John Ritenbaugh reports that the two total eclipses and the eclipse of the moon, creating an eerie bloody cast appearing on the spring and fall Holy days this year may have some biblical significance ( Genesis 1:14). A set of astronomical events like these. . .
God gave Israel a calendar, including a starting point for the year. He tells Moses simply, "This month shall be your beginning of months; it shall be the first month of the year to you."
The recent Lunar Sabbath phenomenon is unbiblical and unworkable. The weekly Sabbath, observed every seventh day, is correct and in line with God's Word.
Hardly anything is more dramatic than the blast of a trumpet. Alarm or warning is a primary function, and its other uses likewise culminate in the Feast of Trumpets.
Richard Ritenbaugh, examining the Jewish observance of the ten Days of Awe, occurring between Tishri 1 (Rosh Hashana/Day of Trumpets) and Tishri 10, (Yom Kippur/Day of Atonement), points out that, even though there are no biblical instructions to observe t. . .
Richard Ritenbaugh, reflecting on the significance of the Day of Trumpets, asserts that it is characterized by shouting or a memorial of blowing of trumpets (teruah), signifying alarm, joy, or excitement. Before the commandment to keep this feast, only one. . .
One major incident involving the blowing of trumpets occurred at the outset of Israel's incursion into Canaan, when God brought down the walls of Jericho.
John Ritenbaugh, focusing on the Year of Release which falls on the Feast of Trumpets, relates that the Year of Release has ushered in major historical events, such as the September 11th attack and two financial collapses in 2001 and 2008. The Year of Rele. . .
The Feast of Trumpets is a memorial of blowing of trumpets, symbolizing the Day of the Lord, the real war to end all wars, when Christ will subdue the earth.
Using primarily the story of Joseph, John Ritenbaugh expounds the lessons we can learn and the encouragement we can glean from God's dealings with men during the time of the Feast of Trumpets.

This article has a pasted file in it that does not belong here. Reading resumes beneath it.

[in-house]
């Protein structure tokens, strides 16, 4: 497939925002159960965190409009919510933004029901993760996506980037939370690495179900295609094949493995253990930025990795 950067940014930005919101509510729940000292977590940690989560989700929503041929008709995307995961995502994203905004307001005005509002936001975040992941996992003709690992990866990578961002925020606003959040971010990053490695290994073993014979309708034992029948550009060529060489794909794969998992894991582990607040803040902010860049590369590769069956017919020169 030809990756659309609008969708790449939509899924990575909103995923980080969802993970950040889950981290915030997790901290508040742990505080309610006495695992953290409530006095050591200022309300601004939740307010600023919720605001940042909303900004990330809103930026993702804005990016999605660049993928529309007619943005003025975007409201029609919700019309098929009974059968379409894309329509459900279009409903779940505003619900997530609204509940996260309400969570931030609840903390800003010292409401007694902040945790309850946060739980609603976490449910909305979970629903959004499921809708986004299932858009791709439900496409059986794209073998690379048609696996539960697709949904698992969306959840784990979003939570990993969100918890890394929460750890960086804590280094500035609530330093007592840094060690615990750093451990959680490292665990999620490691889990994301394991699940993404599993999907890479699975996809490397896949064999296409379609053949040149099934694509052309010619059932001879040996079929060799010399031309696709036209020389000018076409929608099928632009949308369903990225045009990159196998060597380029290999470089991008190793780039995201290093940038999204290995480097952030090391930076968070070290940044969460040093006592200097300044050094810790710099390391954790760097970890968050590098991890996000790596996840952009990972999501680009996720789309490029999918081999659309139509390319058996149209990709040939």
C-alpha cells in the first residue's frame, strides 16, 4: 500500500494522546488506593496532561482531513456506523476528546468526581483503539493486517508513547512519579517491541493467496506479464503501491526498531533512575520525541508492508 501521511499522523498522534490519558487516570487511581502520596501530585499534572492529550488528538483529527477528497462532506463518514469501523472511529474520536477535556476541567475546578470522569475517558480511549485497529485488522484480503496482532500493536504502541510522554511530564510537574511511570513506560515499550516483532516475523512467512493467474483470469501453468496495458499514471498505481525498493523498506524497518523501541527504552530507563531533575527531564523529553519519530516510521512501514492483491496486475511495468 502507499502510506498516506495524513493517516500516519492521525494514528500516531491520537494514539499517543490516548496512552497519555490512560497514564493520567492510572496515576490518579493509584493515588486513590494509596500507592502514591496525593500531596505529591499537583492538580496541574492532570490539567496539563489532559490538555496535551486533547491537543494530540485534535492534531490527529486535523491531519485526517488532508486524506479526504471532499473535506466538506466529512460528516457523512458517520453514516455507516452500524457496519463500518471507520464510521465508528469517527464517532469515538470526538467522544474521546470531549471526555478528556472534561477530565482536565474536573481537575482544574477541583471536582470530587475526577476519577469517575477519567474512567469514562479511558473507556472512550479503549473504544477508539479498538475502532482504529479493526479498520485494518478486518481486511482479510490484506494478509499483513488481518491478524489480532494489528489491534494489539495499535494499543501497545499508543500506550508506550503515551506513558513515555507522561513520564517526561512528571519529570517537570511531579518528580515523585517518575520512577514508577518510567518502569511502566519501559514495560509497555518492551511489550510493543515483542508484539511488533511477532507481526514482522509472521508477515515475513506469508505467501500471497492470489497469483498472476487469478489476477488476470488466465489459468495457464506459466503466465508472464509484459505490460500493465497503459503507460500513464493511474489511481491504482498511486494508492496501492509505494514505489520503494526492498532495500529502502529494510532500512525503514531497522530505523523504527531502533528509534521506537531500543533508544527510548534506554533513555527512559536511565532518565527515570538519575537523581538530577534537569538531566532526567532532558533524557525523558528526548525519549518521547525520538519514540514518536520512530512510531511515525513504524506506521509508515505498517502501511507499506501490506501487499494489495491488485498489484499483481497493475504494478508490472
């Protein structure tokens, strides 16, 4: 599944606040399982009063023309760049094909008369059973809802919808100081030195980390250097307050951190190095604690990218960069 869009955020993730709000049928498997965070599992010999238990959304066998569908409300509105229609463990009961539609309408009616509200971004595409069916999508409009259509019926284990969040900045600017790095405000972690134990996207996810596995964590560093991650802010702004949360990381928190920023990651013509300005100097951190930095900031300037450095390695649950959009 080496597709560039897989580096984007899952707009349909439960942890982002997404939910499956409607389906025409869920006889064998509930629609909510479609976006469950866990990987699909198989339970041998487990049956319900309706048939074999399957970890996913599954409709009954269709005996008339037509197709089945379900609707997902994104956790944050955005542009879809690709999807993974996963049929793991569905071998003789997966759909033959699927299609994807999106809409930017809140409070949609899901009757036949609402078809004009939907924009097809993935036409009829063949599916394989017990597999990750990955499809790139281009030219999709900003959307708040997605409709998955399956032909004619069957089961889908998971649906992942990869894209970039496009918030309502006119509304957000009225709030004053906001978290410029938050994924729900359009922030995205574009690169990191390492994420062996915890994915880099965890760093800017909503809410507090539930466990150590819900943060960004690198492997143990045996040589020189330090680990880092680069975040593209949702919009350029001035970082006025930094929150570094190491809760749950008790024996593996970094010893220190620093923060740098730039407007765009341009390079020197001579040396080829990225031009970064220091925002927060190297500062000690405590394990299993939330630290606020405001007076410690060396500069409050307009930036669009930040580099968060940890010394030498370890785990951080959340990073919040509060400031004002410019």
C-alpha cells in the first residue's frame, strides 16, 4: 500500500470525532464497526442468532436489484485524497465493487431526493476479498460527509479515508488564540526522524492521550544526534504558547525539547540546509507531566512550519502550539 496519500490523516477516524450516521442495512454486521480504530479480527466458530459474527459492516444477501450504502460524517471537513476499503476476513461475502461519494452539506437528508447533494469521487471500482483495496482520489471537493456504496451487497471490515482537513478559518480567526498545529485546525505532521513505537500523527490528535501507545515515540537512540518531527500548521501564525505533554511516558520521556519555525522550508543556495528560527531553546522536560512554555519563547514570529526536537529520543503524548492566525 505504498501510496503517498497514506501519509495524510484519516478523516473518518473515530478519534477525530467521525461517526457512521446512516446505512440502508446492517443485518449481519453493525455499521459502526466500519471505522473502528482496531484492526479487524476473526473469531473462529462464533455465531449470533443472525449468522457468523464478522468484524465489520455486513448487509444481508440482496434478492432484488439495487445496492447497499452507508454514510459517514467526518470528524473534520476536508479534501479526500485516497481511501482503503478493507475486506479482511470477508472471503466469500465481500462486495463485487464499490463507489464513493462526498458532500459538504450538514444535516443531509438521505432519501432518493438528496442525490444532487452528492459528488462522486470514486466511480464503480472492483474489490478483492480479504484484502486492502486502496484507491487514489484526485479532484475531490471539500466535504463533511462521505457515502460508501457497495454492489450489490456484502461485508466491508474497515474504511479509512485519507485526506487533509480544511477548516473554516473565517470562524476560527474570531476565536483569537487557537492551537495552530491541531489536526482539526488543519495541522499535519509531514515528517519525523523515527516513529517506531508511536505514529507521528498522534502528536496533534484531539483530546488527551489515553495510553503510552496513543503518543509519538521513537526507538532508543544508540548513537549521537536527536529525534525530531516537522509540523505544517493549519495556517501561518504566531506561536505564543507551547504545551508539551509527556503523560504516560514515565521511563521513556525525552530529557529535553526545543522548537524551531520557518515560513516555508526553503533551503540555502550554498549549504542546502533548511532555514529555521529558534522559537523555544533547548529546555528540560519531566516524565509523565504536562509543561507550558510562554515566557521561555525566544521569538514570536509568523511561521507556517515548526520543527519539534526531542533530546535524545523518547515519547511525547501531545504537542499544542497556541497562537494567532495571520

John Ritenbaugh reiterates that if God had accepted the calendar for 1600 years, it would be presumptuous for one living at the end of days to call it flawed. This calendar issue had surfaced during the tenure of Herbert W. Armstrong's apostleship and was . . .
Clyde Finklea, reflecting on Alan Jackson's hit song, "Remember When," a nostalgic ballad blissfully focusing back in time on happy life events, recalls his and his wife's calling into the truth. The focus is on the Holy Day of Yom Teruah (Feast of Trump. . .
If we do not keep God's holy days, we will deprive ourselves of the knowledge of God's purpose. Jesus and the first century church observed and upheld these days.
Just because we keep God's feasts does not necessarily mean we are in sync with God's Law or intent. The Israelites kept the feasts in a carnal manner.
Richard Ritenbaugh reflects that the creation offers compelling testimony to the complexities and intricacies which preclude even the possibility of evolution. The symbiosis of the Clownfish and the sea anemone could not have occurred without design. Birds. . .
John Ritenbaugh, reminding us that the scene does not change between John 7 and 8, but the location changes in chapter 9, a location where He heals a man who had been blind from his birth. This stirred up another controversy with the Pharisees. All of the . . .
The Feast is always the highlight of our year. But what do we do afterward? How can we sustain the high level of zeal that began at the Feast?
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